TREATMENT OF PARKINSON'S DISEASE BY IMMUNE MODULATION AND REGENERATIVE MEANS

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TimGDixon
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TREATMENT OF PARKINSON'S DISEASE BY IMMUNE MODULATION AND REGENERATIVE MEANS

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https://patents.justia.com/patent/20230010501

TREATMENT OF PARKINSON'S DISEASE BY IMMUNE MODULATION AND REGENERATIVE MEANS
Disclosed are means, methods and compositions of matter for treatment Parkinson's Disease through concurrent immune modulation and regenerative means. In one embodiment Parkinson's Disease is treated by augmentation of T regulatory cell numbers and/or activity while concurrently providing regenerative cells such as mesenchymal stem cells, and/or dopamine secreting cells. In one embodiment administration of immunoglobulins such as IVIG together with low dose interleukin-2 and/or low dose naltrexone is disclosed as a preparatory means prior to administration of therapeutic cells such as stem cells. Other therapeutic means utilized in an adjuvant manner are also provided for hormonal rebalancing, transcranial magnetic stimulation, and deep brain stimulation.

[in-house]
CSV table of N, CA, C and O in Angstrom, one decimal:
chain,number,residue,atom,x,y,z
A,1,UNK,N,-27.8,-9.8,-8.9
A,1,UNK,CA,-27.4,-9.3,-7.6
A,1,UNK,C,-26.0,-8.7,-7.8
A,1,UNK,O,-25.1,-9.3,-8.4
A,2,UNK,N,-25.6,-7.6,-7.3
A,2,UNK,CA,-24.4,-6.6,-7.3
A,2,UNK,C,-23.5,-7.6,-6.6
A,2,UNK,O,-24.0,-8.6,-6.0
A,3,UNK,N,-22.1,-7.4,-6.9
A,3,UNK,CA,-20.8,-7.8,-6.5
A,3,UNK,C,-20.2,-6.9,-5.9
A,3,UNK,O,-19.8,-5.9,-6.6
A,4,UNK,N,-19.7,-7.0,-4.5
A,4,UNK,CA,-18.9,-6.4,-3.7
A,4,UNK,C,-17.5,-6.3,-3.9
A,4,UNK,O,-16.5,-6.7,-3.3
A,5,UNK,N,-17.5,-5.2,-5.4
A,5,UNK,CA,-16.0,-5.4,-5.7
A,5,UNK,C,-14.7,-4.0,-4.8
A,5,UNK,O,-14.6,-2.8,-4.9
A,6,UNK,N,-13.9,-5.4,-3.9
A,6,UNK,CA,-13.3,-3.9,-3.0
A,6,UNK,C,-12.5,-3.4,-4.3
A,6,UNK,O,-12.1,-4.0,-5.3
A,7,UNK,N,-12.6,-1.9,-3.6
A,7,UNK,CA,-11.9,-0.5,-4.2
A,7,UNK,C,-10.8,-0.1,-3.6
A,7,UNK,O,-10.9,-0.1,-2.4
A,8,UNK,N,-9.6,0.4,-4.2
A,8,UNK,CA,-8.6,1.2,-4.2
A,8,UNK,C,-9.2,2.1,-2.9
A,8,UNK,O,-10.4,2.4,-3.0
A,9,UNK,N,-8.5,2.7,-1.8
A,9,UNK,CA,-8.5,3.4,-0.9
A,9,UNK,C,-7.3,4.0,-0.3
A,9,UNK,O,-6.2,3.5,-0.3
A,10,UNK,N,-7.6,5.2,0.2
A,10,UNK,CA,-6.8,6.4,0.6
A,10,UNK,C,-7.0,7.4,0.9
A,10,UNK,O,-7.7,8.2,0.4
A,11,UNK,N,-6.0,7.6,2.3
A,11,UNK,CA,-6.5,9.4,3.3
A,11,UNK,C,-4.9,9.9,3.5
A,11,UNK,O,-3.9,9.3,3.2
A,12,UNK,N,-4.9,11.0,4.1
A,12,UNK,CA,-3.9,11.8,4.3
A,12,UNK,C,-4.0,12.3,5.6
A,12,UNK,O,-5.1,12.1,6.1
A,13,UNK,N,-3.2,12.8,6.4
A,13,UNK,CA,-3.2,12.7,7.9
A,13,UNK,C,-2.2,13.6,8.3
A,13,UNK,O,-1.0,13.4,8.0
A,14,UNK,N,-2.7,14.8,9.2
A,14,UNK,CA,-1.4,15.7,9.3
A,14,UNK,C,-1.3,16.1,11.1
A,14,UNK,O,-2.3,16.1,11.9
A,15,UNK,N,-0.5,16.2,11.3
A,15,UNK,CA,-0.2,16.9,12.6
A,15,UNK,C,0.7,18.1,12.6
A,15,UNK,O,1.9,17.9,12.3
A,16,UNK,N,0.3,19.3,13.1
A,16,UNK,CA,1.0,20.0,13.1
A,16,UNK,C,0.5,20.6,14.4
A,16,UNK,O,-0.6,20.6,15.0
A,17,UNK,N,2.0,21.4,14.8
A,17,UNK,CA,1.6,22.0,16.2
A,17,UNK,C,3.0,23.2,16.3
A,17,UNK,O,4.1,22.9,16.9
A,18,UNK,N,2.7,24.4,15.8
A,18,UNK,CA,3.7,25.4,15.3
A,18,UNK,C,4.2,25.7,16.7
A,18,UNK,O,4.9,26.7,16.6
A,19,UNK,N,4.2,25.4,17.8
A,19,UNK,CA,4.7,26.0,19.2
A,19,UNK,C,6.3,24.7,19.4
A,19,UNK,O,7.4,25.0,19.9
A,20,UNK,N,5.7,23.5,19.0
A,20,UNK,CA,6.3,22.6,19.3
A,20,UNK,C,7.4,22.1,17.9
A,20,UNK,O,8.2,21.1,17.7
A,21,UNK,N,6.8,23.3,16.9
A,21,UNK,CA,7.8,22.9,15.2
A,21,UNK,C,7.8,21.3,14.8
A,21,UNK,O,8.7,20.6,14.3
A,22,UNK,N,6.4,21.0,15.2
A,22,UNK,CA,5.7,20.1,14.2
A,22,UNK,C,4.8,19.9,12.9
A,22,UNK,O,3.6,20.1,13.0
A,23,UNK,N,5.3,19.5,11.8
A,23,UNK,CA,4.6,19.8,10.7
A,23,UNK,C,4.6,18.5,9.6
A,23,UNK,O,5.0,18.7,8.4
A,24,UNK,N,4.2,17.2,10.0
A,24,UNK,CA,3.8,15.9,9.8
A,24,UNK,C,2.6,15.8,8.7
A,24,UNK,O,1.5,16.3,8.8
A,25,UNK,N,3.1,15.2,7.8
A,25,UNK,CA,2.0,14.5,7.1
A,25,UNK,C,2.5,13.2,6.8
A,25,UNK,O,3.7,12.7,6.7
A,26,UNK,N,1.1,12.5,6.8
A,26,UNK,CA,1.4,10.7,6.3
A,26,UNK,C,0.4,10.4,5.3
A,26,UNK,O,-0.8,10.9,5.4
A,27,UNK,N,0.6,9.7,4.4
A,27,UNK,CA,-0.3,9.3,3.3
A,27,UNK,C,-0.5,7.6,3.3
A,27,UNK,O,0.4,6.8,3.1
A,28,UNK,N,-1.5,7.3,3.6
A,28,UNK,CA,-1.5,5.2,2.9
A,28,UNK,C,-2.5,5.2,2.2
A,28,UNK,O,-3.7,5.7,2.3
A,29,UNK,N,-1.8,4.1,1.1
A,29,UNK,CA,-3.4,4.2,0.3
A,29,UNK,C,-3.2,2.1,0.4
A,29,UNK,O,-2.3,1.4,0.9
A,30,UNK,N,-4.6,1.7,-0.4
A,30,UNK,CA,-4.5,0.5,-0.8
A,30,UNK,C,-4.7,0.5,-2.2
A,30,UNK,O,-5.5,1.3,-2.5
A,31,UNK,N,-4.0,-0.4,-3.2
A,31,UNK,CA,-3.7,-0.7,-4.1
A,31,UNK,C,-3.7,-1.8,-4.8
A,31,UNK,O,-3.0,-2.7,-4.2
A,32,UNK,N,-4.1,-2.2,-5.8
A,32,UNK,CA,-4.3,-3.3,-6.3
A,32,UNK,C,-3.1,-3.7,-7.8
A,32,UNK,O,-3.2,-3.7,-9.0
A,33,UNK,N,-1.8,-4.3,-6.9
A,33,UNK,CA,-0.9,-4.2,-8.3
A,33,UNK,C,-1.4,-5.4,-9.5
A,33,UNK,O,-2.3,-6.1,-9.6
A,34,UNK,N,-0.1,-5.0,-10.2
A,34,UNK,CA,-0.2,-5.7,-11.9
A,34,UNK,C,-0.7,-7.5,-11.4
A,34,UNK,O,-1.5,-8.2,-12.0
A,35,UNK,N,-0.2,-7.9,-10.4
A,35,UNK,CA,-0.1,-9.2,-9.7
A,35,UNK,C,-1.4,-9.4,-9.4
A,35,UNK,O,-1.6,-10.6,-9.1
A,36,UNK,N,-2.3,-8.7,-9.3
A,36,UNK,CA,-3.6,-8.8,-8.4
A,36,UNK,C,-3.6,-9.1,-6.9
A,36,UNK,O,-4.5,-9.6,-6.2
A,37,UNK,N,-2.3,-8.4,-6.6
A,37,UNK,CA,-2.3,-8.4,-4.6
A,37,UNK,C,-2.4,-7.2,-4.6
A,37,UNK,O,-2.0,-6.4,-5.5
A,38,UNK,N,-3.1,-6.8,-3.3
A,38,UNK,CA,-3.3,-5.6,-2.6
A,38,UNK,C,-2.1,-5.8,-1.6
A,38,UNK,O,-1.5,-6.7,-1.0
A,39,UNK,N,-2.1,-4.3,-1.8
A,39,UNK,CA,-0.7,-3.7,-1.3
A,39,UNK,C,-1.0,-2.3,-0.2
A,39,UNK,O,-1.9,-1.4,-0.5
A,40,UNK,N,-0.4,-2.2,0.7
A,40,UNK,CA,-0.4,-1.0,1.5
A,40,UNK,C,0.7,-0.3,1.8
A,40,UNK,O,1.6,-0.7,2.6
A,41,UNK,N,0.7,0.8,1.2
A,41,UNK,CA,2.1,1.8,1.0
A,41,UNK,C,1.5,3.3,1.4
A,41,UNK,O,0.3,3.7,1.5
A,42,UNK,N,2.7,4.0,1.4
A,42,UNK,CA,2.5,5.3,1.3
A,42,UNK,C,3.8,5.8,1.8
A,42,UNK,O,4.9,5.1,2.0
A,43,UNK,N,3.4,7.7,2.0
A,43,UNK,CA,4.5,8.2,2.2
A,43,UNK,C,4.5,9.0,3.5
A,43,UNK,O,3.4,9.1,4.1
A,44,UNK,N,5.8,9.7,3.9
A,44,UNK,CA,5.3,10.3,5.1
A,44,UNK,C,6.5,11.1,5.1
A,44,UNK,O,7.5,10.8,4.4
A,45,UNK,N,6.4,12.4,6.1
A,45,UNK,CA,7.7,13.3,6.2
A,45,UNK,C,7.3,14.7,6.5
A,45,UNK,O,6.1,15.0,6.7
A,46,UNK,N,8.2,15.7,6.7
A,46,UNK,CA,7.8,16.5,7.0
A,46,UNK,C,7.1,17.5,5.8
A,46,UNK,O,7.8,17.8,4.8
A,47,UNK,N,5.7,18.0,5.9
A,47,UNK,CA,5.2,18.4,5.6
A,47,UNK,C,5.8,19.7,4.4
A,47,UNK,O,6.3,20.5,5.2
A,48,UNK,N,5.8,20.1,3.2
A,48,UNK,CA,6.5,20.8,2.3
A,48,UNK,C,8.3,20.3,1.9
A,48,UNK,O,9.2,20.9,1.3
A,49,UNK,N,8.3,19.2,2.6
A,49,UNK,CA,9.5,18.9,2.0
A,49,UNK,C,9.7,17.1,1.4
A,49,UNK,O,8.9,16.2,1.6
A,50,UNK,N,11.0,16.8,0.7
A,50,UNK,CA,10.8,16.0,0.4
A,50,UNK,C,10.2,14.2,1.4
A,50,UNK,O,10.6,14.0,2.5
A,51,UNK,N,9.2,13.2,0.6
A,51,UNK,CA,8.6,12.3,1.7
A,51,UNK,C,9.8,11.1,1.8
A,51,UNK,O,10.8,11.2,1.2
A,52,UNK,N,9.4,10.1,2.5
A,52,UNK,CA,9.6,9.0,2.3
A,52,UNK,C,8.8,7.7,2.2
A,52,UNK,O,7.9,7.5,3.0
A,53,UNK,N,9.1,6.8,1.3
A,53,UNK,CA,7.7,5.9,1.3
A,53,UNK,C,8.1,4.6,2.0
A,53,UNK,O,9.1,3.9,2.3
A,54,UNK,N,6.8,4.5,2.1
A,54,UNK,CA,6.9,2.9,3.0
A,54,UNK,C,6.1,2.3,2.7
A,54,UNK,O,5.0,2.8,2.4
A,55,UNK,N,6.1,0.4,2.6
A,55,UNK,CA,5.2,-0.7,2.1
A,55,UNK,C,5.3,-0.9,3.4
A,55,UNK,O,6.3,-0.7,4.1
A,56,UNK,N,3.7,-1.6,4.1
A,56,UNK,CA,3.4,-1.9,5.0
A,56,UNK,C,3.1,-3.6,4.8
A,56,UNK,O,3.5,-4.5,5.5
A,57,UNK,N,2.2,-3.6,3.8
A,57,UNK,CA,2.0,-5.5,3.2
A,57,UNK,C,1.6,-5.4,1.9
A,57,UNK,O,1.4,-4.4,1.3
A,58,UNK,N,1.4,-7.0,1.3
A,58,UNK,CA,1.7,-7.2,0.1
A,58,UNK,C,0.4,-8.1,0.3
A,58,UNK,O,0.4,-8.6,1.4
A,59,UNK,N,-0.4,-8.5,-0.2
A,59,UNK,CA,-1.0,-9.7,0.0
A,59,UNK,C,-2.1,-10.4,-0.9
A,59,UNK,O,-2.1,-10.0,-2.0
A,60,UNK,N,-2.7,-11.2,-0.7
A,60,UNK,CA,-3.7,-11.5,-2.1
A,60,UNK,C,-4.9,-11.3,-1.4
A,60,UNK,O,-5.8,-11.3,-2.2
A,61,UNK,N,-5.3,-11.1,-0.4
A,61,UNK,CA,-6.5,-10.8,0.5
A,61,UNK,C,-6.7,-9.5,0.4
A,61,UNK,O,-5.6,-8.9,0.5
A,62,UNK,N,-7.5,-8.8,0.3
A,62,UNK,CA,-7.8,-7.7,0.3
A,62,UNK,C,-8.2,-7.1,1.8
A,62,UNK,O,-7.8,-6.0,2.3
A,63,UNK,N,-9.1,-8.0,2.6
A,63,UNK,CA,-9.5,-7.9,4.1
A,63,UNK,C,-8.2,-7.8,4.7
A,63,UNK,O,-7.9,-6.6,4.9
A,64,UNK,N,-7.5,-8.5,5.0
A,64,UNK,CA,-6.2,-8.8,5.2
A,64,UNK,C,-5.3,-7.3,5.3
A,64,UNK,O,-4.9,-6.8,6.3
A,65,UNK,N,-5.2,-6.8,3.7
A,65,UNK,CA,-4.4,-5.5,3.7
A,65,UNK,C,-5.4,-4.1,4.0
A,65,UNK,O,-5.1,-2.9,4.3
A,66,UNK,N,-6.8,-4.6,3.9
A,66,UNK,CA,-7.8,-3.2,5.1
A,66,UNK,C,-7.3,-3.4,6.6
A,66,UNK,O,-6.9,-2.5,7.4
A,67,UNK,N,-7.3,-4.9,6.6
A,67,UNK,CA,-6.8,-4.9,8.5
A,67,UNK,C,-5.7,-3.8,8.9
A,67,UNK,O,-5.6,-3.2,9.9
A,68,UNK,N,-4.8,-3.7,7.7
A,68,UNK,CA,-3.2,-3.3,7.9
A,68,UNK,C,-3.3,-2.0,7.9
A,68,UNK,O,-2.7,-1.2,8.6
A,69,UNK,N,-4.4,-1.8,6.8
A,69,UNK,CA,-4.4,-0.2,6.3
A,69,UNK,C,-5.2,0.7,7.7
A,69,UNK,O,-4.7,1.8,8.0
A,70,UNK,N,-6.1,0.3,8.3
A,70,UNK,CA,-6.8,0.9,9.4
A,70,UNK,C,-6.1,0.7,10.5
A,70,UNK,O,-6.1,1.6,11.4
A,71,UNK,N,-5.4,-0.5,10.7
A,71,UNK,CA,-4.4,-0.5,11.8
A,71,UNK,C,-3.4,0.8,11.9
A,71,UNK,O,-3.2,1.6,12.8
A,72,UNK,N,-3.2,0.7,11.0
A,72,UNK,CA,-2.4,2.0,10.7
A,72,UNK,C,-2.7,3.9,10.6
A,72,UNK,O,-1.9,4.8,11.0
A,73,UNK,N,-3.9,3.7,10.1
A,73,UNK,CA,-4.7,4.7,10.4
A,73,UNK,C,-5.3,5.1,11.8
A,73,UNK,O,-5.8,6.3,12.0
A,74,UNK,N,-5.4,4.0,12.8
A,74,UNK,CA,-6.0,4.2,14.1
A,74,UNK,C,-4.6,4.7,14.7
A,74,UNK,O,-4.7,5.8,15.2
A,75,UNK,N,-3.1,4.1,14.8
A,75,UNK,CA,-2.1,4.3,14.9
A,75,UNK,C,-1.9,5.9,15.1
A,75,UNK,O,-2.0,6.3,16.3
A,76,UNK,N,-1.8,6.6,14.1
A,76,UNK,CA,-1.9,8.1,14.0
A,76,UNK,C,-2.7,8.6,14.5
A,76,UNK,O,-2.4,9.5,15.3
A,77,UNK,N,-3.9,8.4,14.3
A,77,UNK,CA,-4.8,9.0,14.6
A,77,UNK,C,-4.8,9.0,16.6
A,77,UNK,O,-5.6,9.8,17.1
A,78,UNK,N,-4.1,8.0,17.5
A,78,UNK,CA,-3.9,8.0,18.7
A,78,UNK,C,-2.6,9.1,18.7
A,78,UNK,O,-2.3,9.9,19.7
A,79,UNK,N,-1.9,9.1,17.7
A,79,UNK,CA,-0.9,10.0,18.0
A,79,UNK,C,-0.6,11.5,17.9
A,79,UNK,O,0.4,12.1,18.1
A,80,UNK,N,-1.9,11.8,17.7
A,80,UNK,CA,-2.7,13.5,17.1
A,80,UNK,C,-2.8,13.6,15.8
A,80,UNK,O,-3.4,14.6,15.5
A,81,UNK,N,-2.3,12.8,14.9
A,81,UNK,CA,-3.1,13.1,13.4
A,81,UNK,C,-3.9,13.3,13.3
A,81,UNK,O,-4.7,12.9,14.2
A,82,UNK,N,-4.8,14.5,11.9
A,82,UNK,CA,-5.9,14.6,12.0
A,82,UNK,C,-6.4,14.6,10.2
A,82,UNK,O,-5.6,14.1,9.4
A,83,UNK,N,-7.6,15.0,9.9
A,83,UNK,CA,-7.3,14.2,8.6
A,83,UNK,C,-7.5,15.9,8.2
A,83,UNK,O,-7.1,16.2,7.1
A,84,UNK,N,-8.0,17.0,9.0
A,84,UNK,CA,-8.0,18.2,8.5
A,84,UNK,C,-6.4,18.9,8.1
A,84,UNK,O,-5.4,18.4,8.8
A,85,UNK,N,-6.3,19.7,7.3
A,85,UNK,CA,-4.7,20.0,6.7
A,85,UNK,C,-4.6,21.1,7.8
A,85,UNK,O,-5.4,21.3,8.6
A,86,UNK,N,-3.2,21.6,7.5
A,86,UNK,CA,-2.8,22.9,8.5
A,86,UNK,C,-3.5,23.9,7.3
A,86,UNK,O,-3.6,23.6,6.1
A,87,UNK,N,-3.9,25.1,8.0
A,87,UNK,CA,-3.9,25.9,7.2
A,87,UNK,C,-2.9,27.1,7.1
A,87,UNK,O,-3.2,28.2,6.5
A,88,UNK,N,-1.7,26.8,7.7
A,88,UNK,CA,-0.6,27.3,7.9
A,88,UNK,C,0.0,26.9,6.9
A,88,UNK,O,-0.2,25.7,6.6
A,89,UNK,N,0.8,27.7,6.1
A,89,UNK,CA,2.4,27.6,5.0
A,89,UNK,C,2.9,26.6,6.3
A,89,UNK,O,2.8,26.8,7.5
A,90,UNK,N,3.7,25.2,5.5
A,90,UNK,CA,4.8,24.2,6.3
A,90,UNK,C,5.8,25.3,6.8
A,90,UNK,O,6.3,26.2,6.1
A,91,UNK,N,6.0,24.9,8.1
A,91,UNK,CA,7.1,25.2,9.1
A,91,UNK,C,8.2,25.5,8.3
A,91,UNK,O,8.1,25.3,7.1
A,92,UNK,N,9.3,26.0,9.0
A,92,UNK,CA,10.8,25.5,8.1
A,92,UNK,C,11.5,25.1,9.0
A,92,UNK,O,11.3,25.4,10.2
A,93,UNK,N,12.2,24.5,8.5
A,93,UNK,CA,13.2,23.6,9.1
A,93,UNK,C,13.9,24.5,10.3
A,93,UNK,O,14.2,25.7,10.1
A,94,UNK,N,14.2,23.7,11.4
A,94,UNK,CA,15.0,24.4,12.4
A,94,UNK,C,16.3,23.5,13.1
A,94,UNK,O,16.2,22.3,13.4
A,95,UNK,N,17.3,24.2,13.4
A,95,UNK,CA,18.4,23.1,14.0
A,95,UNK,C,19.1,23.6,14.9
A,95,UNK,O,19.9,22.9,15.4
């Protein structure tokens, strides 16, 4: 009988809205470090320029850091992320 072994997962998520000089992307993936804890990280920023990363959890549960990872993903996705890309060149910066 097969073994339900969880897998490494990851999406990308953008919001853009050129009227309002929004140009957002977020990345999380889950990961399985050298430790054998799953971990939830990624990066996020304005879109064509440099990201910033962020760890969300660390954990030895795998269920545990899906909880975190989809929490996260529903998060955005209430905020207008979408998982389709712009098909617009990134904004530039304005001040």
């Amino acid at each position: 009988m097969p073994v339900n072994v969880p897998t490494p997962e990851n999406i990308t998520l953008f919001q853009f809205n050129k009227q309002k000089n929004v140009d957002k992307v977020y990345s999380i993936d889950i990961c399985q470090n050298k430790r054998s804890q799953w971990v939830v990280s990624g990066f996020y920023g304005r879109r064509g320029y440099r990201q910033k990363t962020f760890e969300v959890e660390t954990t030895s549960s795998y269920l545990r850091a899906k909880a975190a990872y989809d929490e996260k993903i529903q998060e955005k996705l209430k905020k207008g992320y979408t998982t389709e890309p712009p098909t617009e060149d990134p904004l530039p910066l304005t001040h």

CROSS-REFERENCE TO RELATED APPLICATIONS
This application claims the benefit of priority to U.S. Provisional Application No. 63/218,582, filed Jul. 6, 2021, the contents of which are incorporated herein by reference in their entirety.

FIELD OF THE INVENTION